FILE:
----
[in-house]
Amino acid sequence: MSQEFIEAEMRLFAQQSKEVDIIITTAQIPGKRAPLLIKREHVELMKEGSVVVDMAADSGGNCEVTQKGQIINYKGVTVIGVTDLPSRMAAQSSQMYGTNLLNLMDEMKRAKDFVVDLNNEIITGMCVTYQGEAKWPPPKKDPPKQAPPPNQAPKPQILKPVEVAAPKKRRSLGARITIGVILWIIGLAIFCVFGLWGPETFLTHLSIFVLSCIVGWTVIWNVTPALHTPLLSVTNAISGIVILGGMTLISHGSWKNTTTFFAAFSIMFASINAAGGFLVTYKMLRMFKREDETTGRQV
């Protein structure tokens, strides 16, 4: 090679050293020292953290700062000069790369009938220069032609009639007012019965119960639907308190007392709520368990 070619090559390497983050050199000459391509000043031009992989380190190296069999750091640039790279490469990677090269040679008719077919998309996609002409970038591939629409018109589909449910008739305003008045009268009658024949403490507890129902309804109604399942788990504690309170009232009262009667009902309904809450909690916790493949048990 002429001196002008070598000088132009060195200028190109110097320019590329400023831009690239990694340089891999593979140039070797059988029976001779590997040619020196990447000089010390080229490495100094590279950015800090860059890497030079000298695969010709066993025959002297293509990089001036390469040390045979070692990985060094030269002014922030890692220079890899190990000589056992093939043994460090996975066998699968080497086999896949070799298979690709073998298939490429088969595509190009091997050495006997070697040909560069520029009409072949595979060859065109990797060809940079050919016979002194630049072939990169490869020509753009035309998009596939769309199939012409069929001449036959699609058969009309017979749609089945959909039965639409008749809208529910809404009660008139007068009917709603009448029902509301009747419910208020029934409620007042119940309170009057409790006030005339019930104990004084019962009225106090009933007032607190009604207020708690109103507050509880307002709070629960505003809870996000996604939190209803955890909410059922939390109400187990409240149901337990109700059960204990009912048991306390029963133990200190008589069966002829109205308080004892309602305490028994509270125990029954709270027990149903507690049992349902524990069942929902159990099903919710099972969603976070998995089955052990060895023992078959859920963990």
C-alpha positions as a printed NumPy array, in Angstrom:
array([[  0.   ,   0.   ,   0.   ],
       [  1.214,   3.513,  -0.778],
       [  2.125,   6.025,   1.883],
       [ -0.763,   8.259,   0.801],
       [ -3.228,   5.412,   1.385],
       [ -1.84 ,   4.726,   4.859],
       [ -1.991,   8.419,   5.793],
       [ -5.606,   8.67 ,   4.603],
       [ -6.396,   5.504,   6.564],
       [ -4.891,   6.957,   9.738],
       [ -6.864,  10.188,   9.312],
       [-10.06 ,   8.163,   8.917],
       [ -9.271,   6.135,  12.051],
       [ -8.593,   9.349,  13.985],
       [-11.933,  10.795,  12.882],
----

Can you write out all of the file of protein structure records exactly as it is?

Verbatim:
[in-house]
Amino acid sequence: MSQEFIEAEMRLFAQQSKEVDIIITTAQIPGKRAPLLIKREHVELMKEGSVVVDMAADSGGNCEVTQKGQIINYKGVTVIGVTDLPSRMAAQSSQMYGTNLLNLMDEMKRAKDFVVDLNNEIITGMCVTYQGEAKWPPPKKDPPKQAPPPNQAPKPQILKPVEVAAPKKRRSLGARITIGVILWIIGLAIFCVFGLWGPETFLTHLSIFVLSCIVGWTVIWNVTPALHTPLLSVTNAISGIVILGGMTLISHGSWKNTTTFFAAFSIMFASINAAGGFLVTYKMLRMFKREDETTGRQV
């Protein structure tokens, strides 16, 4: 090679050293020292953290700062000069790369009938220069032609009639007012019965119960639907308190007392709520368990 070619090559390497983050050199000459391509000043031009992989380190190296069999750091640039790279490469990677090269040679008719077919998309996609002409970038591939629409018109589909449910008739305003008045009268009658024949403490507890129902309804109604399942788990504690309170009232009262009667009902309904809450909690916790493949048990 002429001196002008070598000088132009060195200028190109110097320019590329400023831009690239990694340089891999593979140039070797059988029976001779590997040619020196990447000089010390080229490495100094590279950015800090860059890497030079000298695969010709066993025959002297293509990089001036390469040390045979070692990985060094030269002014922030890692220079890899190990000589056992093939043994460090996975066998699968080497086999896949070799298979690709073998298939490429088969595509190009091997050495006997070697040909560069520029009409072949595979060859065109990797060809940079050919016979002194630049072939990169490869020509753009035309998009596939769309199939012409069929001449036959699609058969009309017979749609089945959909039965639409008749809208529910809404009660008139007068009917709603009448029902509301009747419910208020029934409620007042119940309170009057409790006030005339019930104990004084019962009225106090009933007032607190009604207020708690109103507050509880307002709070629960505003809870996000996604939190209803955890909410059922939390109400187990409240149901337990109700059960204990009912048991306390029963133990200190008589069966002829109205308080004892309602305490028994509270125990029954709270027990149903507690049992349902524990069942929902159990099903919710099972969603976070998995089955052990060895023992078959859920963990």
C-alpha positions as a printed NumPy array, in Angstrom:
array([[  0.   ,   0.   ,   0.   ],
       [  1.214,   3.513,  -0.778],
       [  2.125,   6.025,   1.883],
       [ -0.763,   8.259,   0.801],
       [ -3.228,   5.412,   1.385],
       [ -1.84 ,   4.726,   4.859],
       [ -1.991,   8.419,   5.793],
       [ -5.606,   8.67 ,   4.603],
       [ -6.396,   5.504,   6.564],
       [ -4.891,   6.957,   9.738],
       [ -6.864,  10.188,   9.312],
       [-10.06 ,   8.163,   8.917],
       [ -9.271,   6.135,  12.051],
       [ -8.593,   9.349,  13.985],
       [-11.933,  10.795,  12.882],